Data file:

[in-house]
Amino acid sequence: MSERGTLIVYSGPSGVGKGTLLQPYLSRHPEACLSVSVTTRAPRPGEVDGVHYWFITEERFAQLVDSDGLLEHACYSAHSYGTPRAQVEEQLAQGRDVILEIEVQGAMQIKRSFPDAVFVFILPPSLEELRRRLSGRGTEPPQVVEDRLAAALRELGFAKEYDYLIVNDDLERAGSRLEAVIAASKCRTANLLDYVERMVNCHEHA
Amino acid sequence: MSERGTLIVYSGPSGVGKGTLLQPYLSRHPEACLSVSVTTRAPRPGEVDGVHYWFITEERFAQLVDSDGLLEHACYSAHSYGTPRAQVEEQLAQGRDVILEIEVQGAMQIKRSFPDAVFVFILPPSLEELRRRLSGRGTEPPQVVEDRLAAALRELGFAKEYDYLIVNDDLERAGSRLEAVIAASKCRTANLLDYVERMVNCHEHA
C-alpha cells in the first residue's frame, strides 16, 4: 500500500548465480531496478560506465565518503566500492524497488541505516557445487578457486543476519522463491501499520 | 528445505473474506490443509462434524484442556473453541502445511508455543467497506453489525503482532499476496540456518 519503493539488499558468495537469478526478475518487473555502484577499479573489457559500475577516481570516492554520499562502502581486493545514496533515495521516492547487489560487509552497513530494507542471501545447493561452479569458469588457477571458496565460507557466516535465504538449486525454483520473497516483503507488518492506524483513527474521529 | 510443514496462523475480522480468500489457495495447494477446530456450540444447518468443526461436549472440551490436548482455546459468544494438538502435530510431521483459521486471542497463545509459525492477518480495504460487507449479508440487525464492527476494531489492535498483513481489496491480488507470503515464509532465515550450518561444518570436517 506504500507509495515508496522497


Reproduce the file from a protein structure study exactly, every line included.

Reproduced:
[in-house]
Amino acid sequence: MSERGTLIVYSGPSGVGKGTLLQPYLSRHPEACLSVSVTTRAPRPGEVDGVHYWFITEERFAQLVDSDGLLEHACYSAHSYGTPRAQVEEQLAQGRDVILEIEVQGAMQIKRSFPDAVFVFILPPSLEELRRRLSGRGTEPPQVVEDRLAAALRELGFAKEYDYLIVNDDLERAGSRLEAVIAASKCRTANLLDYVERMVNCHEHA
Amino acid sequence: MSERGTLIVYSGPSGVGKGTLLQPYLSRHPEACLSVSVTTRAPRPGEVDGVHYWFITEERFAQLVDSDGLLEHACYSAHSYGTPRAQVEEQLAQGRDVILEIEVQGAMQIKRSFPDAVFVFILPPSLEELRRRLSGRGTEPPQVVEDRLAAALRELGFAKEYDYLIVNDDLERAGSRLEAVIAASKCRTANLLDYVERMVNCHEHA
C-alpha cells in the first residue's frame, strides 16, 4: 500500500548465480531496478560506465565518503566500492524497488541505516557445487578457486543476519522463491501499520 | 528445505473474506490443509462434524484442556473453541502445511508455543467497506453489525503482532499476496540456518 519503493539488499558468495537469478526478475518487473555502484577499479573489457559500475577516481570516492554520499562502502581486493545514496533515495521516492547487489560487509552497513530494507542471501545447493561452479569458469588457477571458496565460507557466516535465504538449486525454483520473497516483503507488518492506524483513527474521529 | 510443514496462523475480522480468500489457495495447494477446530456450540444447518468443526461436549472440551490436548482455546459468544494438538502435530510431521483459521486471542497463545509459525492477518480495504460487507449479508440487525464492527476494531489492535498483513481489496491480488507470503515464509532465515550450518561444518570436517 506504500507509495515508496522497